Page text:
Solid Waste Generation and Recycling
- Global Green USA has opened a special application period for their Sustainable Neighborhood Assessment assistance specifically for communities impacted by Hurricane Sandy. Request for Proposals (RFPs) will be accepted online through April 30.
- EPA hosts the Local Climate and Energy Webcast Series to assist local governments as they explore and plan climate change and clean energy efforts. Check out the upcoming webcasts here.
Local governments have the challenge of managing waste generation and recycling for their residents. EPA estimates that the average person in the U.S. generates 4.6 pounds of waste per day and recycles 1.5 pounds. Multiply that by the number of members in each community and that is what government leaders are up against every day.
A comprehensive sustainability plan should have the goal of reducing the amount of trash that enters the waste stream. Solutions and tips for how to tackle this issue can be found in the Solid Waste Generation and Recycling Chapter of Planning for a Sustainable Future - A Guide for Local Governments [PDF 4.9 MB, 58 pp].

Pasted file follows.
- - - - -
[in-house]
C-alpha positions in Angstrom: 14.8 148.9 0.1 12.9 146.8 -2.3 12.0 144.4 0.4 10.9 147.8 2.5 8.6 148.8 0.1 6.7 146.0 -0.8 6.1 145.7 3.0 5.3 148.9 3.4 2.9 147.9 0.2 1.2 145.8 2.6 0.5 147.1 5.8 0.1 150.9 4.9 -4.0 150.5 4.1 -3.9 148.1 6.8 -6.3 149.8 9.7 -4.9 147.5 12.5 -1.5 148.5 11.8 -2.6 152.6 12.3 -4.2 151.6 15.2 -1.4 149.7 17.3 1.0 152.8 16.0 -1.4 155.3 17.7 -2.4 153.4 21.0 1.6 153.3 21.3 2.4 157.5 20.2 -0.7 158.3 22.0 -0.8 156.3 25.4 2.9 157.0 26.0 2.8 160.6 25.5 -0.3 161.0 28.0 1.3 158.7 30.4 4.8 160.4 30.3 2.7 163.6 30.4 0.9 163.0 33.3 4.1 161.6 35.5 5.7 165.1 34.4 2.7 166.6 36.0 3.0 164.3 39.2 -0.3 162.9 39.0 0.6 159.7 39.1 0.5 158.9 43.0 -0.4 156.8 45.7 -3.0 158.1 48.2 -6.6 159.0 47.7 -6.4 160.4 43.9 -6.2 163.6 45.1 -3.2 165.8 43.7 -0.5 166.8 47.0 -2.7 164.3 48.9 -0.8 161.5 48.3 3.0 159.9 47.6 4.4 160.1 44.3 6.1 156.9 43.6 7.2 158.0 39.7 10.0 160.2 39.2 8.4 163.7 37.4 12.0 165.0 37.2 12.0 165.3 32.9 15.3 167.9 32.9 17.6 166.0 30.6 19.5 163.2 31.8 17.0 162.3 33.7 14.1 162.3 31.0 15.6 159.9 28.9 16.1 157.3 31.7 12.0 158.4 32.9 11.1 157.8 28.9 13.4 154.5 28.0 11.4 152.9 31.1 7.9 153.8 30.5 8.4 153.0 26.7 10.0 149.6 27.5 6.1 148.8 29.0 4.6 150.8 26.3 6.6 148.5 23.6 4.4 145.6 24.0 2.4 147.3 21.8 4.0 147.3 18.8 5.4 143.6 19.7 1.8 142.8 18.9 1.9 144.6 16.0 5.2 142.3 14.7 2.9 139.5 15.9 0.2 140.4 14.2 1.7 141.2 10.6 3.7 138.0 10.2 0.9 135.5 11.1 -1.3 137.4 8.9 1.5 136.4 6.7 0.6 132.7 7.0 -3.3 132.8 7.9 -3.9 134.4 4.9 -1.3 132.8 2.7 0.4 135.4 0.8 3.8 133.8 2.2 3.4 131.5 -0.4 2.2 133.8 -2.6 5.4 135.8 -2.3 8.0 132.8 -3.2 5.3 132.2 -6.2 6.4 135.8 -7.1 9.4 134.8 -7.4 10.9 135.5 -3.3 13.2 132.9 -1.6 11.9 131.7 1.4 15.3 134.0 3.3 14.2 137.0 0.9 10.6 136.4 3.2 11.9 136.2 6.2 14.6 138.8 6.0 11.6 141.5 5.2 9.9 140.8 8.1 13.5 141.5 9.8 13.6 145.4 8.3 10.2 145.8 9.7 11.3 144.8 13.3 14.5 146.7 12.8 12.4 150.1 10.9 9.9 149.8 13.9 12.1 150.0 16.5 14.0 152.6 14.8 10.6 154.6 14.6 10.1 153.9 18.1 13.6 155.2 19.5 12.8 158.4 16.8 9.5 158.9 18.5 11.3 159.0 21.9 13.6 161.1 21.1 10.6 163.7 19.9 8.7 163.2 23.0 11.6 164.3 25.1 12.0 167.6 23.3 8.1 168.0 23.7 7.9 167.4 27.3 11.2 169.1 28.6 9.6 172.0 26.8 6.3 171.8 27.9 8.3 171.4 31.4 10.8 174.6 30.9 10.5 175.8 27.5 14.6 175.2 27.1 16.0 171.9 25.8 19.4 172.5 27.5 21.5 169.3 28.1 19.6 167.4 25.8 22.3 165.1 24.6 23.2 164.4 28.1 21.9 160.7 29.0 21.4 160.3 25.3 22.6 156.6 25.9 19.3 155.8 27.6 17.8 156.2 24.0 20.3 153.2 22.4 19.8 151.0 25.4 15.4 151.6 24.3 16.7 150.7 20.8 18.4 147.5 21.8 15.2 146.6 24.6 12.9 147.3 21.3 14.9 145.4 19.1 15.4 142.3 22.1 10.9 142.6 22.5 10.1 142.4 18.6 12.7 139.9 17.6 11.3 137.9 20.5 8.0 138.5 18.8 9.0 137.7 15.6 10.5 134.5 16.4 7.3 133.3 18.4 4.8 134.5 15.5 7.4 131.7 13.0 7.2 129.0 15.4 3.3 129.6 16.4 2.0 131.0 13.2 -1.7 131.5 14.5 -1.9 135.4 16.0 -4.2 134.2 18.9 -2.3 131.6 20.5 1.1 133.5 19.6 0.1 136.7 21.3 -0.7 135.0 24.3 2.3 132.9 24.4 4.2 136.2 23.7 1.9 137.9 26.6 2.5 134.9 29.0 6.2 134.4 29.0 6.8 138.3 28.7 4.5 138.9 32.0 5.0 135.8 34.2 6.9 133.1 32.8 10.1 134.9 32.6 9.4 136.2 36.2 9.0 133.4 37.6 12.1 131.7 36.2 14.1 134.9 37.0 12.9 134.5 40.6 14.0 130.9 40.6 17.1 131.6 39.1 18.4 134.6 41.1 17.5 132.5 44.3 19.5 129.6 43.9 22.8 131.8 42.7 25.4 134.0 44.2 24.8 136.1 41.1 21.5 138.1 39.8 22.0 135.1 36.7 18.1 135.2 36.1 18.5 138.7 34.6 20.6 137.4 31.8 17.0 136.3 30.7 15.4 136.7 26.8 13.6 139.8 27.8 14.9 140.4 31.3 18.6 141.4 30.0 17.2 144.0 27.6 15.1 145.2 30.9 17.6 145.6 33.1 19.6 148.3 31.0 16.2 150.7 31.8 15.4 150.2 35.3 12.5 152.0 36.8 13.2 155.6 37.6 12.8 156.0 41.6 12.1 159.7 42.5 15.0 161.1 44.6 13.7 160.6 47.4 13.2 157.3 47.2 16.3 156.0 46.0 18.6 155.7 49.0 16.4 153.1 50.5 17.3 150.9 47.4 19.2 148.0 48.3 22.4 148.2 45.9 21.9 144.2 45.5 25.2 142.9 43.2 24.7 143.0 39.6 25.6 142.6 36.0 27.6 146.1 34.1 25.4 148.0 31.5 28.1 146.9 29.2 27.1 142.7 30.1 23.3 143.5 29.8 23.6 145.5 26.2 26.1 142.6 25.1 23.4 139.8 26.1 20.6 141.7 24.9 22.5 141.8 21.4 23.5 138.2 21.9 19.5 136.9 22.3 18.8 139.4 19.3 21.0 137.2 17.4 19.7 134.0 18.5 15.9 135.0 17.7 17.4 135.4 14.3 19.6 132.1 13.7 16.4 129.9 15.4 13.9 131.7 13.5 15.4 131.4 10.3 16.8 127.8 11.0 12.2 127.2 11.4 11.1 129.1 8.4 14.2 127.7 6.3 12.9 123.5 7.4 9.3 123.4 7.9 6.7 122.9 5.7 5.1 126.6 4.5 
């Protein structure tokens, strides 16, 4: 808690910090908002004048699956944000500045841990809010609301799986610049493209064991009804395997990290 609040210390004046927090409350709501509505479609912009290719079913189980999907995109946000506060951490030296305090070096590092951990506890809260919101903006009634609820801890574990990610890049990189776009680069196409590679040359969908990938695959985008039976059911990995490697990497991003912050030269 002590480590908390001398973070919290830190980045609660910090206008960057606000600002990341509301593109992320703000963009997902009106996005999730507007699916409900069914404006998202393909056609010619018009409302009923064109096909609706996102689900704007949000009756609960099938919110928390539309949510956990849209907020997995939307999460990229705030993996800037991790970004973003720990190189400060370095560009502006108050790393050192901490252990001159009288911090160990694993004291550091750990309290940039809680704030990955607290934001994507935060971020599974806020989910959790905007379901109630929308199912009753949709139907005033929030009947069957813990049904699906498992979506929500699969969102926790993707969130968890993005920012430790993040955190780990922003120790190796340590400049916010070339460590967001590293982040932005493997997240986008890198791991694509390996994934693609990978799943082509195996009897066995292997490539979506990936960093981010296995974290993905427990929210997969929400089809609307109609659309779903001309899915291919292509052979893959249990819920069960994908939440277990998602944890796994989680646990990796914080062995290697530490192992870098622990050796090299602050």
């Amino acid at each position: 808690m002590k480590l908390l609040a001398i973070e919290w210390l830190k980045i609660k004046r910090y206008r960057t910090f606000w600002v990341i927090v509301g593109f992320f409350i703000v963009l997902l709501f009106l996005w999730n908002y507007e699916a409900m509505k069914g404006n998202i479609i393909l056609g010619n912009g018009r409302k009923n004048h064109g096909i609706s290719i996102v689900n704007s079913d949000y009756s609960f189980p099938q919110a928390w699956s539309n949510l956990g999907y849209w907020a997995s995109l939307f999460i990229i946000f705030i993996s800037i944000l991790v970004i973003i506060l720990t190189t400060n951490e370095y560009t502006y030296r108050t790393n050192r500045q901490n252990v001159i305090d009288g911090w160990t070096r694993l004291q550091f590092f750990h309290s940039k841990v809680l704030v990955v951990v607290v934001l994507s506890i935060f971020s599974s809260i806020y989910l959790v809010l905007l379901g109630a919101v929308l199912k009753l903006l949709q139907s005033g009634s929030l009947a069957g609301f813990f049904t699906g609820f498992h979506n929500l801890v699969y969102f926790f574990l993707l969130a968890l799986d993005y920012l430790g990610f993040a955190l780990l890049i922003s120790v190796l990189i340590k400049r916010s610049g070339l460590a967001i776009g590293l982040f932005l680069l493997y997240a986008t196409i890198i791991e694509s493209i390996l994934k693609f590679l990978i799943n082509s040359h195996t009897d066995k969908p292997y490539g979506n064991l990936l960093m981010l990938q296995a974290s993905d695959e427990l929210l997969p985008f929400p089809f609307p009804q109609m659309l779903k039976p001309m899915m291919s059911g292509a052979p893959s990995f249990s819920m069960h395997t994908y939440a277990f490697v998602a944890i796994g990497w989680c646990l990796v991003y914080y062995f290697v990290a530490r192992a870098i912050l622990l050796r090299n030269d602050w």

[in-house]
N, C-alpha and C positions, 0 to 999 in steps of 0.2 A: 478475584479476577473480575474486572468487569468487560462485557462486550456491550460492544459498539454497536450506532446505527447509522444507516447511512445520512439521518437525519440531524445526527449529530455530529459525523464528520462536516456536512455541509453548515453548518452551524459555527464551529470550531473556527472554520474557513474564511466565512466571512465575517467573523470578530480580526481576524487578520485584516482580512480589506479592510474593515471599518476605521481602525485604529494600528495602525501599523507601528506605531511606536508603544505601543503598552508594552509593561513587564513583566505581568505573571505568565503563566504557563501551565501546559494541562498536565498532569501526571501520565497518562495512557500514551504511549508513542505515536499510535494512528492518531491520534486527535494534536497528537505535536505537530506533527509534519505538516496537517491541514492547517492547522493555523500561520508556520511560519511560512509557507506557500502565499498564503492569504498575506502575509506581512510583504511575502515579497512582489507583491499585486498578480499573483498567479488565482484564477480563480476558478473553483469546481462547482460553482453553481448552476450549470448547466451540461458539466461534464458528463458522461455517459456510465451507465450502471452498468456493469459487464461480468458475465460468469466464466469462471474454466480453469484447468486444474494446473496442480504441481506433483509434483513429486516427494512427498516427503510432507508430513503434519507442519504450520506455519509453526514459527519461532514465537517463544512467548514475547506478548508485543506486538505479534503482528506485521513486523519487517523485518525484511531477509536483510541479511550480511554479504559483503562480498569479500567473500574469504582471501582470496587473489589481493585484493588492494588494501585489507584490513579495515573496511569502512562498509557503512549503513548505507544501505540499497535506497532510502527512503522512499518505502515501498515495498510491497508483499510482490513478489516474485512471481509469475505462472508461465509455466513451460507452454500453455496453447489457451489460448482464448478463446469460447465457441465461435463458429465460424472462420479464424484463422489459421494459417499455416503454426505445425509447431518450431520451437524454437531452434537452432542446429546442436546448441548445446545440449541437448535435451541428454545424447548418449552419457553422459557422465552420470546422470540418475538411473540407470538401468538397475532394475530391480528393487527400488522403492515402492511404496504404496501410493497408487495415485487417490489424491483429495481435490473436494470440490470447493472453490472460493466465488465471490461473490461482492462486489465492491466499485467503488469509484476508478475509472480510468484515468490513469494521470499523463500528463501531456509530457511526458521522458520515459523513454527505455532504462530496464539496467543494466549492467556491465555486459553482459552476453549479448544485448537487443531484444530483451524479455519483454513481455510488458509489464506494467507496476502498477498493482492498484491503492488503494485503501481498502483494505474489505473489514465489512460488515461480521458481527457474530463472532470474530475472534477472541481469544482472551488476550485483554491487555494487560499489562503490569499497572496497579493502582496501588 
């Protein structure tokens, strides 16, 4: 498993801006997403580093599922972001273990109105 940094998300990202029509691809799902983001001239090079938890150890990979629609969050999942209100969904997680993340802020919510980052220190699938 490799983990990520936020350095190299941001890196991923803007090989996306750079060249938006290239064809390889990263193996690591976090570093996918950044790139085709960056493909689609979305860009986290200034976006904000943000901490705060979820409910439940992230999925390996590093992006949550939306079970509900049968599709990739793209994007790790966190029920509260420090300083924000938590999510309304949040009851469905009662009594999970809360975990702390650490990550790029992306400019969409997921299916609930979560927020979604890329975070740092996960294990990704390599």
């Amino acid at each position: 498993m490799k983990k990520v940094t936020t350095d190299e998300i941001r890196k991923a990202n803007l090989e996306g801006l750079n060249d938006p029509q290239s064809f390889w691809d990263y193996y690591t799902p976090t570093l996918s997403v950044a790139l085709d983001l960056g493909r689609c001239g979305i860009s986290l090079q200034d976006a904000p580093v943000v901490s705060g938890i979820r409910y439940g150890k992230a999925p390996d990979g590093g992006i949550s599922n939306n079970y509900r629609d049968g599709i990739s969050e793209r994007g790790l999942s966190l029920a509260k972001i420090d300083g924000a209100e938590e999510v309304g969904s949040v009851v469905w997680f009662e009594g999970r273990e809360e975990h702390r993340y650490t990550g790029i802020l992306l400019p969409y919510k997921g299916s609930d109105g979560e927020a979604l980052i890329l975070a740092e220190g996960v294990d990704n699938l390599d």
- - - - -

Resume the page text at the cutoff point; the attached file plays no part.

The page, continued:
What You Can Do
Waste management is a significant expense for local municipalities. An integrated waste management plan, which uses a variety of methods to manage municipal waste- can help reduce the amount of waste your community generates, reduce the cost of waste removal, and alleviate landfill burden.
- Build community awareness of the waste hierarchy: Reduce, Reuse, Recycle
- Encourage recycling-on-the-go at public events
- Add other items, like electronics, to routine recycling programs (aluminum, glass, paper)
- Promote Re-use Centers, where items like building materials can be recycled back into the community rather than sent to landfills
- Start municipal composting programs in public parks, schools, and at home
Montclair, New Jersey implemented a “pay as you throw” program to raise awareness of household and business municipal solid waste disposal. Under the system, municipal solid waste disposal is treated as another separately billed utility service like water, electricity, or gas. This program has raised the amount of waste recycled, reduced the amount of waste produced, and saved the Township over $105,000 per year since it began in 2003.